VIDEO Assistant Referee (VAR) is a technology that has been designed to assist on-field referees in making the correct decision during the course of play. Many decisions can be pivotal and change the momentum and of the game.
It is but natural for on-field referees to miss certain moments in real-time, due to angles or the sheer speed of the game.
VARs are not currently part of the Laws of the Game, but their use is currently being trialled by the International Football Association Board in a number of competitions.
The official signal for a video review is by the referee making the outline of a rectangle with his index fingers (indicating a video screen). This precedes both any on-field reviews (OFR) as well as any change in the original call.
Players who demand a video review by making the rectangle motion are to be cautioned with a yellow card. Players who enter the area where the referee conducts an OFR are also to be cautioned with a yellow card, and team officials who do so are to be dismissed.
There are guidelines the referee and the VAR should follow in conducting a video review. For example, slow motion should only be used for “point of contact” offences, such as physical offences and handballs.
Regular speed should be used to determine the intensity of an offence and whether a handball was deliberate.
Reviews for goals, penalty kick decisions, and red cards for denial of an obvious goal scoring opportunity cover the period back to the beginning of the “attacking possession phase” (APP), when the attacking team first gained possession of the ball or restarted play. Other reviews only cover the incident itself.
The VAR will be either a current or former referee. The VAR may be located in the stadium where the match is being played or at another location.
A “pitch-side monitor” was introduced at the 2016 FIFA Club World Cup, allowing referees to review footage from the field.
Introduction of VAR
The A-League in Australia became the first to use a VAR system in a professional league game on 7 April 2017, when Melbourne City played Adelaide United. The game was completed without the VAR being called upon.
The first intervention by a VAR in a professional league game was seen on 8 April when Wellington Phoenix hosted Sydney FC. The VAR identified an illegal handball in the penalty area and awarded Sydney FC a penalty.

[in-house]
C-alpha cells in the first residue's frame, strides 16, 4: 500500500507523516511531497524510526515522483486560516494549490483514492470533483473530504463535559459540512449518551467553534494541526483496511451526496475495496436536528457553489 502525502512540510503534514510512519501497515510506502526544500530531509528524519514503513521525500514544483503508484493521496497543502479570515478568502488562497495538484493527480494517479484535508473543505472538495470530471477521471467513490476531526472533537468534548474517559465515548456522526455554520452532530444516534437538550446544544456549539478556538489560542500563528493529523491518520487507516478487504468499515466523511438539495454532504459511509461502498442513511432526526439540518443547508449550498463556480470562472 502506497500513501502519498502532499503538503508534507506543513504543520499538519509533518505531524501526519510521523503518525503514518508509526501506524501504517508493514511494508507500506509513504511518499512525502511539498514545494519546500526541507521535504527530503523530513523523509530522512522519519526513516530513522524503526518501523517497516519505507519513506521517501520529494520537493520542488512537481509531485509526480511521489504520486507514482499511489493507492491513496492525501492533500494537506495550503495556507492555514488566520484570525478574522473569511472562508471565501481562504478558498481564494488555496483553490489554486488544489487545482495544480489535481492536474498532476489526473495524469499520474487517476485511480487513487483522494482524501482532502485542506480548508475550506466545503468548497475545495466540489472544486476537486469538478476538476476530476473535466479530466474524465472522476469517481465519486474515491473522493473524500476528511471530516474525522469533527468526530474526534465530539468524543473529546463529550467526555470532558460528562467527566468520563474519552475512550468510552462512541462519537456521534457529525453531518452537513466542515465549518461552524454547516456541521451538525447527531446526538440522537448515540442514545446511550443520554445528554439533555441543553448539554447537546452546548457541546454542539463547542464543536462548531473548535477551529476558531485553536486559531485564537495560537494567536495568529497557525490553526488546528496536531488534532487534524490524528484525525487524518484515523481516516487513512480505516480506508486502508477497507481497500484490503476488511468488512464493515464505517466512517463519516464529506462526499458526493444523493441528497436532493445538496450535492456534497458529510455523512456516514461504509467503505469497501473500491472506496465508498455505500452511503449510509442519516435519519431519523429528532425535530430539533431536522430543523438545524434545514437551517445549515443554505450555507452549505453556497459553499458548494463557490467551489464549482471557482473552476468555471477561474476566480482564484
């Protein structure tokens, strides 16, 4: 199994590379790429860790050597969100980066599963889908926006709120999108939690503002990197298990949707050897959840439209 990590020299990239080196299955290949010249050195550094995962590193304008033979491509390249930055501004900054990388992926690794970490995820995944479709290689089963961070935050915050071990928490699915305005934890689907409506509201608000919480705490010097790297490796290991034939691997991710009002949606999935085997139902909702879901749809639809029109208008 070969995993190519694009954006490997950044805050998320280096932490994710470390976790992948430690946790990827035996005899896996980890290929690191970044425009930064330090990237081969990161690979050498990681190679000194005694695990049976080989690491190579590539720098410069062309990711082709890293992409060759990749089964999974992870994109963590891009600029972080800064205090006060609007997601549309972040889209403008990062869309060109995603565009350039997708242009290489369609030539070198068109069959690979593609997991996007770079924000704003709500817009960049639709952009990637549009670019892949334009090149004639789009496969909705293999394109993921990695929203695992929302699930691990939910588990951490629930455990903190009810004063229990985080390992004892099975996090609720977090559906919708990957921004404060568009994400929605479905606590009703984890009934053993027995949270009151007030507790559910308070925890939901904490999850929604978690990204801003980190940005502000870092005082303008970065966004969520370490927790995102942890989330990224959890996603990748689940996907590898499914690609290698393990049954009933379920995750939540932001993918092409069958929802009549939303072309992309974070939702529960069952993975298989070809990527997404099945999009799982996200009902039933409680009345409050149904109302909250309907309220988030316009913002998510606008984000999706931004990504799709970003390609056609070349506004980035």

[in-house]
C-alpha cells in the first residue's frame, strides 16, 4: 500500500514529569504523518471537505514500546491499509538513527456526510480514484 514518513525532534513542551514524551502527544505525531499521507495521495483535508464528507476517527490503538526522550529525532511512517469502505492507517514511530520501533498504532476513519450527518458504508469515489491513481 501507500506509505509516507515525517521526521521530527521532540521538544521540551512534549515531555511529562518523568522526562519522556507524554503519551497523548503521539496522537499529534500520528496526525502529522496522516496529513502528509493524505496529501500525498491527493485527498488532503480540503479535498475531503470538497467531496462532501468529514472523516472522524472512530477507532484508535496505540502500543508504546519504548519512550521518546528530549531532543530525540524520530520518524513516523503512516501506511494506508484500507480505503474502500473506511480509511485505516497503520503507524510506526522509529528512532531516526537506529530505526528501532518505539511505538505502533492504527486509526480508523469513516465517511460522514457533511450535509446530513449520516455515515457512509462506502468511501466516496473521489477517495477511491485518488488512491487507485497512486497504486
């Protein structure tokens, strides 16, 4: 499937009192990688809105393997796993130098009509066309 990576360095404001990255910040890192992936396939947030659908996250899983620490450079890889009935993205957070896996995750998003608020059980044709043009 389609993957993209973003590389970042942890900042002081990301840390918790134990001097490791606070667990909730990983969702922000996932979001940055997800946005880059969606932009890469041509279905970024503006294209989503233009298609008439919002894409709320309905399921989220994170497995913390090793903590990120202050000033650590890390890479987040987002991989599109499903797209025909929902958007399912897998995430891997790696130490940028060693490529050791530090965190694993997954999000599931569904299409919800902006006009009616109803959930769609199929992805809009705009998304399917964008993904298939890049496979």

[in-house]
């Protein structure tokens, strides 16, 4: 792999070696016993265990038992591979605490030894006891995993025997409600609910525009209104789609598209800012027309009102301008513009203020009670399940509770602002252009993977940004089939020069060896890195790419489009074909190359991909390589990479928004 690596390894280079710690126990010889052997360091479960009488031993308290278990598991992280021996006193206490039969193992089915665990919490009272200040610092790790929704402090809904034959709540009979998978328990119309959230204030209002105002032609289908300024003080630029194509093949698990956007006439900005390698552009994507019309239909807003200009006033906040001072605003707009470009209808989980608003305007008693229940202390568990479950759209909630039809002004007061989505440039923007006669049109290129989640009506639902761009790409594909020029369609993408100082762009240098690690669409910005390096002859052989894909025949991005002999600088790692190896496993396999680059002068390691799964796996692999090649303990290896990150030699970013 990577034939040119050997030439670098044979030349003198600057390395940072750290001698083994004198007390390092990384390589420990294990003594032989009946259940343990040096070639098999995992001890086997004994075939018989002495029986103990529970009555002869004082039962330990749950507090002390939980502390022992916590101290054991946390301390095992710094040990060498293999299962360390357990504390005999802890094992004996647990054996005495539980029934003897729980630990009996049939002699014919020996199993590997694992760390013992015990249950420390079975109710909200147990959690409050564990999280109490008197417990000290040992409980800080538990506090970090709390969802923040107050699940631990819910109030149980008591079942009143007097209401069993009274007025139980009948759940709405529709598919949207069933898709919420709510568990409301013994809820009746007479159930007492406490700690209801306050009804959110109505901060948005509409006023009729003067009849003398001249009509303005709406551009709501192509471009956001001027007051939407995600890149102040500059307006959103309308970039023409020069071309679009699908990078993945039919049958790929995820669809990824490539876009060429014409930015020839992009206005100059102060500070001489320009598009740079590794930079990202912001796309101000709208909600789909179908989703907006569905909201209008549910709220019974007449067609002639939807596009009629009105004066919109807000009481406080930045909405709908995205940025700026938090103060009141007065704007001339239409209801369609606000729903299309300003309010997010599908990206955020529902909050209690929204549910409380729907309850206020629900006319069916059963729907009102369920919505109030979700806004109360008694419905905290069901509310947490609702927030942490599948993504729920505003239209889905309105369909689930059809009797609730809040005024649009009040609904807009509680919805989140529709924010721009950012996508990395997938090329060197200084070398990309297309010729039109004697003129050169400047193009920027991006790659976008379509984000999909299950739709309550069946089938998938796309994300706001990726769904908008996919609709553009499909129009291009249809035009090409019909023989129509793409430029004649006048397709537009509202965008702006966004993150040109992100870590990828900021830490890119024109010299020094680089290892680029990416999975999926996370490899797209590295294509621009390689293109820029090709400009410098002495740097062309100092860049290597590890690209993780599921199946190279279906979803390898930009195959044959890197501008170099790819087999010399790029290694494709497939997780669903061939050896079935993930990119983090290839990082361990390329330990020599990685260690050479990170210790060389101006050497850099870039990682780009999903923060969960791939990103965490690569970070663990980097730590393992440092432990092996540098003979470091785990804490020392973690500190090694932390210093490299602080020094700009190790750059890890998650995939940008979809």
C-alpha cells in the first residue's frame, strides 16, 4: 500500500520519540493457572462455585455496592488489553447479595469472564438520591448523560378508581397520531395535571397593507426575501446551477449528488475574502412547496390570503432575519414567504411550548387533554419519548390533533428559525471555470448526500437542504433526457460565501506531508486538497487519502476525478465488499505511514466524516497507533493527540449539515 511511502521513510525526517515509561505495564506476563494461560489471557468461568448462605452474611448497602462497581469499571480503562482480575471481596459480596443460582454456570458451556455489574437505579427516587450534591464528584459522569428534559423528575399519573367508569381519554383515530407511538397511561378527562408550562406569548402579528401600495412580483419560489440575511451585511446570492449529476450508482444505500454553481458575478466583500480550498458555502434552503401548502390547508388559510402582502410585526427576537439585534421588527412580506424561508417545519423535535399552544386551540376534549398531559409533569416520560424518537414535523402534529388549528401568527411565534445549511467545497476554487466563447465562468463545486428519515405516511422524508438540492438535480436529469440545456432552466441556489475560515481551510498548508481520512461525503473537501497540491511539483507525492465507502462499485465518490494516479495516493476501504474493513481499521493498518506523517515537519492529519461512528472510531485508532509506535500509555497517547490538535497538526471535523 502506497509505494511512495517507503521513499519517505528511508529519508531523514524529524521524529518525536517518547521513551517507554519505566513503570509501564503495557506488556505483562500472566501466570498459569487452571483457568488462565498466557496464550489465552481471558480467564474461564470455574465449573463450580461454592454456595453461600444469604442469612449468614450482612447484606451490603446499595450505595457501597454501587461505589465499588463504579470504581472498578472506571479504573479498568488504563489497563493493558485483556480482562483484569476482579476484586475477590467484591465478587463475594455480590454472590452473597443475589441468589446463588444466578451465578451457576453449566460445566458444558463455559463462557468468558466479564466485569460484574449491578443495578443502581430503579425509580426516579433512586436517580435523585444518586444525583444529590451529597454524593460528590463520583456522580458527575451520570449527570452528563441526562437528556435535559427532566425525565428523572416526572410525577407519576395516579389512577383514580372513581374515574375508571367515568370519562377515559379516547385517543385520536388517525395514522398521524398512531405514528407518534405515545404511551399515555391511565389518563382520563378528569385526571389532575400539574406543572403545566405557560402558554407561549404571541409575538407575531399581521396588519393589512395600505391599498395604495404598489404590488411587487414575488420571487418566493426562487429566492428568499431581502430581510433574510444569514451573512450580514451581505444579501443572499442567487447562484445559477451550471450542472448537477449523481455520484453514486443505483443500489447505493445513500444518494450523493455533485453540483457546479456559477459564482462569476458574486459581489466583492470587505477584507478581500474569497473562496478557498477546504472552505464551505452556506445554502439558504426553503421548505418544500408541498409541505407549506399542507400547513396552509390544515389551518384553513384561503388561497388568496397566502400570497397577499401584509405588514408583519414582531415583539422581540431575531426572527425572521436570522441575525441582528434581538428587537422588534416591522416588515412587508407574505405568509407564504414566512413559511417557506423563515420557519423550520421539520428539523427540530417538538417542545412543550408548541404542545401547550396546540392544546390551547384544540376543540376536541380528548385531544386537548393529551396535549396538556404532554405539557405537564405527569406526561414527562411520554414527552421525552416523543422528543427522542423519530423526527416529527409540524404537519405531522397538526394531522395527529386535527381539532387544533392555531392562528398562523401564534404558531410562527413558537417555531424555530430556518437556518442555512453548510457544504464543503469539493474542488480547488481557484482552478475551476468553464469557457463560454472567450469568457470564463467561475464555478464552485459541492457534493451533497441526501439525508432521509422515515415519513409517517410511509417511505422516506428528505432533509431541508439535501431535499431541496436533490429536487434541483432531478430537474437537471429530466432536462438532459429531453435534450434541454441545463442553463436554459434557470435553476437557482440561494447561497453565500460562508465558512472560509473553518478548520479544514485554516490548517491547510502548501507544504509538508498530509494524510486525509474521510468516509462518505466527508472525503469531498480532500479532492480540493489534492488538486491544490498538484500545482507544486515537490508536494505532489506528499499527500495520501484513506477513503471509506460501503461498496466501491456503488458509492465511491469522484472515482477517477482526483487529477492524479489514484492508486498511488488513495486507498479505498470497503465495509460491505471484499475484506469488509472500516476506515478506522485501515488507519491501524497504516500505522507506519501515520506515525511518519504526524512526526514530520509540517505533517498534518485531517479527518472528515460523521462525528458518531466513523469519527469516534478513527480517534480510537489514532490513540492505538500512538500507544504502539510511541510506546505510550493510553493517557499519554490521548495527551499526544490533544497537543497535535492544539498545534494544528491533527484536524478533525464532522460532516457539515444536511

Major League Soccer in the United States introduced VARs in competitive matches during its 2017 season after the 2017 MLS All-Star Game on 2 August 2017.
Germany introduced the system during the 2017–18 Bundesliga and Italy in the 2017–18 Serie A.
The system was introduced in Portugal in 2017 in the 2016–17 Taça de Portugal final, afterwards in the 2017 Supertaça Candido de Oliveira and finally in the 2017-18 Primeira Liga. FIFA plans to debut the system at the 2018 FIFA World Cup.
The VAR is limited to four (4) kinds of incident, including goals, penalty decisions, red card incidents and mistaken identity.
Goals: The Role of the VARs is to assist the referee to determine whether there was an infringement that means a goal should not be awarded.
Penalty Decisions: The role of the VAR is to ensure that no clearly wrong decisions are made in conjunction with the award or non-award of a penalty kick.
Red Card Incidents: The role of the VAR is to ensure that no clearly wrong decisions are made in conjunction with sending off or not sending off a player.
Mistaken Identity: The referee cautions or sends off the wrong player, or is unsure which player should be sanctioned. The VARs will inform the referee so that the correct player can be disciplined.
How do video assistant referees (VARs) work?
The referee informs the VARs, or the VARs recommend to the referee that a decision/incident should be reviewed.
The video footage is reviewed by the VARs, who advise the referee via headset what the video shows.
The referee decides to review the video footage on the side of the field of play before taking the appropriate action/decision, or the referee accepts the information from the VARs and takes the appropriate action/decision.
What happened in the Chelsea v Arsenal Carabao Cup Match?
Chelsea questioned whether they should have had a penalty as Fabregas went over under Danny Welbeck’s challenge in the second half. The game went on and it was only when Chelsea won a corner was the VAR involved.
The rule states that the system can be called upon during stoppages in play only. Now this has many consequences.
What if Arsenal had scored a goal on the counter-attack? The VAR would have been called upon and if it had been a penalty, the Arsenal goal would have been cancelled and Chelsea would have been awarded a penalty.
With the VAR set to be used in the FIFA World Cup, the authorities would like to settle the debate and clear the air.
Overall, there has been good and bad moments for VAR – as it has come to be known – and it is sure to continue to be a talking point during the coming months.